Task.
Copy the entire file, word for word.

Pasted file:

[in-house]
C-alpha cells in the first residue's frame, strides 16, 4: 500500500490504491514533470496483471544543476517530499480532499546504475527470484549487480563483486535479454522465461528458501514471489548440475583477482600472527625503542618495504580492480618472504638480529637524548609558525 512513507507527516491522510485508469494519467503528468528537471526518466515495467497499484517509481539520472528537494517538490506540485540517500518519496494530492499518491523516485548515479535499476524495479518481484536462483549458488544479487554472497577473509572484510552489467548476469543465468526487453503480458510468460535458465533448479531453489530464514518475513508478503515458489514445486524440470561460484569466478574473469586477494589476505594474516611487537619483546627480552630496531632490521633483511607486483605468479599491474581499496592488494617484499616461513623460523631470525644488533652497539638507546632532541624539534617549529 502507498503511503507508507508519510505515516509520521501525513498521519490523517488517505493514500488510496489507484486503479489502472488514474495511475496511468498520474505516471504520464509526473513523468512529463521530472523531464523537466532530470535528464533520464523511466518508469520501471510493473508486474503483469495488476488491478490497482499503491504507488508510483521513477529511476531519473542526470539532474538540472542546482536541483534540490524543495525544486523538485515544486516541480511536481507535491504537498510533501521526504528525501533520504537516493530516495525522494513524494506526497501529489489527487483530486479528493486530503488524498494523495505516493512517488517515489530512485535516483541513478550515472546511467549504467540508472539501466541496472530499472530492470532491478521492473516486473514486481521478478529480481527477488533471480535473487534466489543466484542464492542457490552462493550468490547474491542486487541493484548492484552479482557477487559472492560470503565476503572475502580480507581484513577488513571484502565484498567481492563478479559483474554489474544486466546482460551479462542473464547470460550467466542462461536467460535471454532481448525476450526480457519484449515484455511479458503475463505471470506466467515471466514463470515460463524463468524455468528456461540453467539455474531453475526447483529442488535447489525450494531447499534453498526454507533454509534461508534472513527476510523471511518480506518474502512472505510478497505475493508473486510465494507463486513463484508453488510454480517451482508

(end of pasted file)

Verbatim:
[in-house]
C-alpha cells in the first residue's frame, strides 16, 4: 500500500490504491514533470496483471544543476517530499480532499546504475527470484549487480563483486535479454522465461528458501514471489548440475583477482600472527625503542618495504580492480618472504638480529637524548609558525 512513507507527516491522510485508469494519467503528468528537471526518466515495467497499484517509481539520472528537494517538490506540485540517500518519496494530492499518491523516485548515479535499476524495479518481484536462483549458488544479487554472497577473509572484510552489467548476469543465468526487453503480458510468460535458465533448479531453489530464514518475513508478503515458489514445486524440470561460484569466478574473469586477494589476505594474516611487537619483546627480552630496531632490521633483511607486483605468479599491474581499496592488494617484499616461513623460523631470525644488533652497539638507546632532541624539534617549529 502507498503511503507508507508519510505515516509520521501525513498521519490523517488517505493514500488510496489507484486503479489502472488514474495511475496511468498520474505516471504520464509526473513523468512529463521530472523531464523537466532530470535528464533520464523511466518508469520501471510493473508486474503483469495488476488491478490497482499503491504507488508510483521513477529511476531519473542526470539532474538540472542546482536541483534540490524543495525544486523538485515544486516541480511536481507535491504537498510533501521526504528525501533520504537516493530516495525522494513524494506526497501529489489527487483530486479528493486530503488524498494523495505516493512517488517515489530512485535516483541513478550515472546511467549504467540508472539501466541496472530499472530492470532491478521492473516486473514486481521478478529480481527477488533471480535473487534466489543466484542464492542457490552462493550468490547474491542486487541493484548492484552479482557477487559472492560470503565476503572475502580480507581484513577488513571484502565484498567481492563478479559483474554489474544486466546482460551479462542473464547470460550467466542462461536467460535471454532481448525476450526480457519484449515484455511479458503475463505471470506466467515471466514463470515460463524463468524455468528456461540453467539455474531453475526447483529442488535447489525450494531447499534453498526454507533454509534461508534472513527476510523471511518480506518474502512472505510478497505475493508473486510465494507463486513463484508453488510454480517451482508